Wednesday, February 24, 2010

The Evolution Of Language

One of the many podcasts I listen to is Fresh Air, for its insightful spins on current events and the arts. Today’s podcast ended with Geoff Nunberg's commentary on linguistic pet peeves, mostly stemming from a relaxation grammatical rules and definitions.

Nunberg's piece states, "…Kingsley Amis held that it was incorrect to use 'pristine' to mean pure rather than 'original,' and that you shouldn't say, 'I was oblivious to the noise,' since 'oblivious' can only mean 'forgetful.' And in a usage book he published a few years ago, Bill Bryson contended that it was wrong to use 'expectorate' as a synonym for spit, since it really means to cough up phlegm from the chest. The word did originally mean that, but it's been used to mean spit since Dickens' day. And Bryson knows perfectly well that it would be unreasonable to insist on the original meaning..."

Essentially, he's saying that, through common usage, words are being used to mean things which they originally didn't mean, but because the misuses are so common, they're accepted as correct parts of language. I must confess, there are two such misuses which drive me batty, to the point that my friends and family, having been subjected to these particular rants much too often, change the subject whenever I bring them up.

The first of these involves people asking if a particular fruit or vegetable is, "organic." The word organic means a thing is carbon based and was alive at some point. Thus, asking, "Is that apple organic?" is the same as asking if the apple is real or made of plastic. What such people are trying to ask is whether or not the apple was grown using the chemical free organic method. However, since that's a mouth full, they've shortened the question, and have bestowed a second meaning onto what once was a scientifically precise term.

The second peeve of mine is much more baffling to me. The word, "decadent," originally referred to something or someone which was physically or morally decayed and rotten. Somehow, we've begun to use the term to refer to rich delicious foods and other luxuries. The only thing I can figure is that deep down we believe such luxuries are sinful, and thus we're being somehow evil, or decadent, by partaking in such things. If so, this is disturbing on more levels than I'm qualified to identify or address.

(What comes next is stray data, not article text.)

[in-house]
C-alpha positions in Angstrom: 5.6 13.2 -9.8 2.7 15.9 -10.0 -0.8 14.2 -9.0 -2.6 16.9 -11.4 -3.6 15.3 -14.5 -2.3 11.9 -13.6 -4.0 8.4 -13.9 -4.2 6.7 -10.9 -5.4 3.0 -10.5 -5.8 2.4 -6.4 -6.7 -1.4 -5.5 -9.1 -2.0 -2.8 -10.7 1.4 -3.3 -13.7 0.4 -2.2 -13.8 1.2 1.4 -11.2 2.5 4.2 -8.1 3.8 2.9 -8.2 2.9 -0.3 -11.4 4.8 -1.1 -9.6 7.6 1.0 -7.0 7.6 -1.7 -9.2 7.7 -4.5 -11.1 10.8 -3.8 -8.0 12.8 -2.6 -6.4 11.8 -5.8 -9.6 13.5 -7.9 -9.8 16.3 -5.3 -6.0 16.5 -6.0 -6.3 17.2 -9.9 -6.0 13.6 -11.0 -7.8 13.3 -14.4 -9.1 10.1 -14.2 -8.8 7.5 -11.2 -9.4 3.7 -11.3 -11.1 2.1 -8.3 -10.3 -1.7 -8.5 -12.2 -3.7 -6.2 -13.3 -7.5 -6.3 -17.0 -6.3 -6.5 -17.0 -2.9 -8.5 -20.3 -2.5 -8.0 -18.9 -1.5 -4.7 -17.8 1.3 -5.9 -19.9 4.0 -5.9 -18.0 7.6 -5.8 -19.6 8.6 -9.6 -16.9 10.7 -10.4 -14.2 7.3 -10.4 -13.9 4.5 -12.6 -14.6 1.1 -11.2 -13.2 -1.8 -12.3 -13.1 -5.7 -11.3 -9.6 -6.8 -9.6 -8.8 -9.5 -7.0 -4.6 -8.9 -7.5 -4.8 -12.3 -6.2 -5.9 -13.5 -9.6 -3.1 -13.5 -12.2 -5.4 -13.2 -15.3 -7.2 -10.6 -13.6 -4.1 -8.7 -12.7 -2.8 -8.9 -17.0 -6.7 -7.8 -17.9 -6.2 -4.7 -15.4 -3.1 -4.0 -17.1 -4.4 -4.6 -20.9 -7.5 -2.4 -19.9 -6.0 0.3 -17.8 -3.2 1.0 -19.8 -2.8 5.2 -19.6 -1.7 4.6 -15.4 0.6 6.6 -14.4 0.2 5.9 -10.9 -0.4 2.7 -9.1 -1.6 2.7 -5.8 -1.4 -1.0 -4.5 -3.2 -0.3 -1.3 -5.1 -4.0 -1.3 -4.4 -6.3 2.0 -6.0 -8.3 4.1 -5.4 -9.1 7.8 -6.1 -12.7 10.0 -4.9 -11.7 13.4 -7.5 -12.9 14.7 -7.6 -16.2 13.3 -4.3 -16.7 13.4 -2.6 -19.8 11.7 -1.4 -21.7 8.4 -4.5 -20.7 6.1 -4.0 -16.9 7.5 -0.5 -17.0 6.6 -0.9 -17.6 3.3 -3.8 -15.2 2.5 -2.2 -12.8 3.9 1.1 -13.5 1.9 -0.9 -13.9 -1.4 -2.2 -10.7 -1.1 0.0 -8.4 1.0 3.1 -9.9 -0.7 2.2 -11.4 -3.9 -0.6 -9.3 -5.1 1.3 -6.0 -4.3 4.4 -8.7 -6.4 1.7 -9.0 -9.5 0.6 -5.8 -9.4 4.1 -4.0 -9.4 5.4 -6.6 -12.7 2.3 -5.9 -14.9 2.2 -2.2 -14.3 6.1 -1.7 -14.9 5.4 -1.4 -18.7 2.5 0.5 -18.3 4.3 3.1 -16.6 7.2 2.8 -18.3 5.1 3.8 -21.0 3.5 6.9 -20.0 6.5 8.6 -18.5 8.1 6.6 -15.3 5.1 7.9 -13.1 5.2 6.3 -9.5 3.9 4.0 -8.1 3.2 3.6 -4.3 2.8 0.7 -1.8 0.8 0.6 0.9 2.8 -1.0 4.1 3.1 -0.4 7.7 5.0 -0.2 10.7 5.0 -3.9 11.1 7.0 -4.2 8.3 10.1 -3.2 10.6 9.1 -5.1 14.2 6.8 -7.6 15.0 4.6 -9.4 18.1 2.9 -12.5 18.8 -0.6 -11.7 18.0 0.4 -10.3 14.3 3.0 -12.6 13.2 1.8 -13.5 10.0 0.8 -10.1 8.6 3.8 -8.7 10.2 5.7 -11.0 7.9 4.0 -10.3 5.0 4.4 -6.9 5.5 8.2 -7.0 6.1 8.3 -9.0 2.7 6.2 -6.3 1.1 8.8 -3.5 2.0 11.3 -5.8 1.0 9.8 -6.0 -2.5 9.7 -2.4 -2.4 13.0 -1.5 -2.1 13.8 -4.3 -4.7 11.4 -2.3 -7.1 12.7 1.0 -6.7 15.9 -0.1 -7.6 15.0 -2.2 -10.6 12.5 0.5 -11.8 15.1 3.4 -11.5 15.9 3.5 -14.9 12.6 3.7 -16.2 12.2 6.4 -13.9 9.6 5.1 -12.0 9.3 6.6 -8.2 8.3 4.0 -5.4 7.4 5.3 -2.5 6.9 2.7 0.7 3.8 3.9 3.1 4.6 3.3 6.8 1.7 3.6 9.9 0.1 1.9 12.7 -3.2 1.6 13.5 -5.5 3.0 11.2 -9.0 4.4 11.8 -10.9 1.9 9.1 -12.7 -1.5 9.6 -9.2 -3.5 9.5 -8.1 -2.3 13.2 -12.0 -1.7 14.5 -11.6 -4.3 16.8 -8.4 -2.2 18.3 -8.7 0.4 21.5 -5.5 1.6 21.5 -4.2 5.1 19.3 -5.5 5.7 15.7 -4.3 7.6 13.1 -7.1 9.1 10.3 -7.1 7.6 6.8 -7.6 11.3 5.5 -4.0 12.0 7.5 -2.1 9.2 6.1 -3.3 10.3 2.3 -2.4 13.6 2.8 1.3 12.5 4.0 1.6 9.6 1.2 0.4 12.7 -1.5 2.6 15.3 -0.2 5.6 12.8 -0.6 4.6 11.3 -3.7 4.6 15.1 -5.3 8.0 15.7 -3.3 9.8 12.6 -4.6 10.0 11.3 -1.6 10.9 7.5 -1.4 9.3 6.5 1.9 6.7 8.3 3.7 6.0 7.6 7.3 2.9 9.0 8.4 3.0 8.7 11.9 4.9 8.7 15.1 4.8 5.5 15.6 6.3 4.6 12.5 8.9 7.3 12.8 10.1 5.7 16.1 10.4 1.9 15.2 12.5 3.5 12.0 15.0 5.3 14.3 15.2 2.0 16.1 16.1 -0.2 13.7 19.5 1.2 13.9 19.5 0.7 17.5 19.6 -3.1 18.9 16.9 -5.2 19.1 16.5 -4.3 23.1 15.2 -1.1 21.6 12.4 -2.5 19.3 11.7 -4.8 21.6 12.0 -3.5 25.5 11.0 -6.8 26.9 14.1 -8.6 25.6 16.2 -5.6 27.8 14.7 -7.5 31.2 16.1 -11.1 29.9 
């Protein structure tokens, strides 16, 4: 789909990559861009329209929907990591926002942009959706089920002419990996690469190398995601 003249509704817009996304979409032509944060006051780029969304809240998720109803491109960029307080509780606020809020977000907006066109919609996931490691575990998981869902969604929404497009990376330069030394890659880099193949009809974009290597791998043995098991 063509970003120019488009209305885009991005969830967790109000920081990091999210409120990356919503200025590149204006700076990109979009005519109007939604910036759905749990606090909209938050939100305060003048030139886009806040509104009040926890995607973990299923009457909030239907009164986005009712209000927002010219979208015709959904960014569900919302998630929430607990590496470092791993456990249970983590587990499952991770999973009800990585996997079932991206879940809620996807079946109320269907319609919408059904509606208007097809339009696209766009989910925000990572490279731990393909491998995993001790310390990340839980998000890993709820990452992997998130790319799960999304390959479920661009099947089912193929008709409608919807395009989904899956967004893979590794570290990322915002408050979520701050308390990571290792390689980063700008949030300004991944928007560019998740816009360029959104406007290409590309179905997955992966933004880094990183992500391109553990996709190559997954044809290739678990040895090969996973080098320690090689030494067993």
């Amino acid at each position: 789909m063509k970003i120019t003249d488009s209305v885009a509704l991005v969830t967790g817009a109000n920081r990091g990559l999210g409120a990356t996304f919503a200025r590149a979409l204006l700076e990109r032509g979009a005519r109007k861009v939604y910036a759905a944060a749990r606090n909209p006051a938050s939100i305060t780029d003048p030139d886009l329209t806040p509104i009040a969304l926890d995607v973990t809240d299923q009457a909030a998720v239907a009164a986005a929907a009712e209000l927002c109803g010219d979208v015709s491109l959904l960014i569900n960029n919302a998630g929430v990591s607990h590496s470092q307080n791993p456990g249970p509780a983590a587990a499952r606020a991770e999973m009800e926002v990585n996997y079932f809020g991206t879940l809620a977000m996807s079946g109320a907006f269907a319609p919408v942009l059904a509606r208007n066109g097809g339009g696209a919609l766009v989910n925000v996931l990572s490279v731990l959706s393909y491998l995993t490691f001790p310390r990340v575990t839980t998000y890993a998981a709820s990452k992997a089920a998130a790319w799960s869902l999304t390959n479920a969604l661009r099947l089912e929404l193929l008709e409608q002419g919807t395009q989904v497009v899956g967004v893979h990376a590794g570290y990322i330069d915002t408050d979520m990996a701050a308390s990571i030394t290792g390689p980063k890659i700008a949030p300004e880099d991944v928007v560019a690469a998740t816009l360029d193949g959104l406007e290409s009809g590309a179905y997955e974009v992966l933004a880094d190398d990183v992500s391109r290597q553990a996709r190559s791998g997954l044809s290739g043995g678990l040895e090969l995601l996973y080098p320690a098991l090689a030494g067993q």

When someone asks if an apple is organic, unless it is plastic, I'm always tempted to say yes. When someone offers me a decadent dessert, I'm always tempted to ask for something fresh instead. I'd be a jerk for doing either though, because common usage has expanded the meanings of both words. In fact, common usage is constantly changing grammatical rules and patterns.

Very few, if any, of us know how to correctly alternate between "who" and "whom." Even writers who know how to use "whom" correctly, can no longer write dialogue using the word without having their characters come across as phony, or overly highbrow, simply because it has been all but expunged from our vocabulary.

As a whole, we’ve pretty well accepted the notion that punctuation is, for some reason, unnecessary within emails, text messages, and tweets. We don’t even need to be able to spell, when using these types of communication, since most phrases are abbreviated. A “bff” is a best friend forever. When a texter has to use the bathroom, they type “brb” to let fellow texters know they’ll be right back.

With these forms of communication becoming ever more common place, I’m forced to wonder how our language will evolve in the future. Will such things as commas, apostrophes, and capital letters at the beginning of sentences fall by the same wayside as “thee,” “thou,” and “whom?” Someday, will there be a best selling novel in which the protagonist’s bff will brb? Personally, I hope not, but we’ll see.

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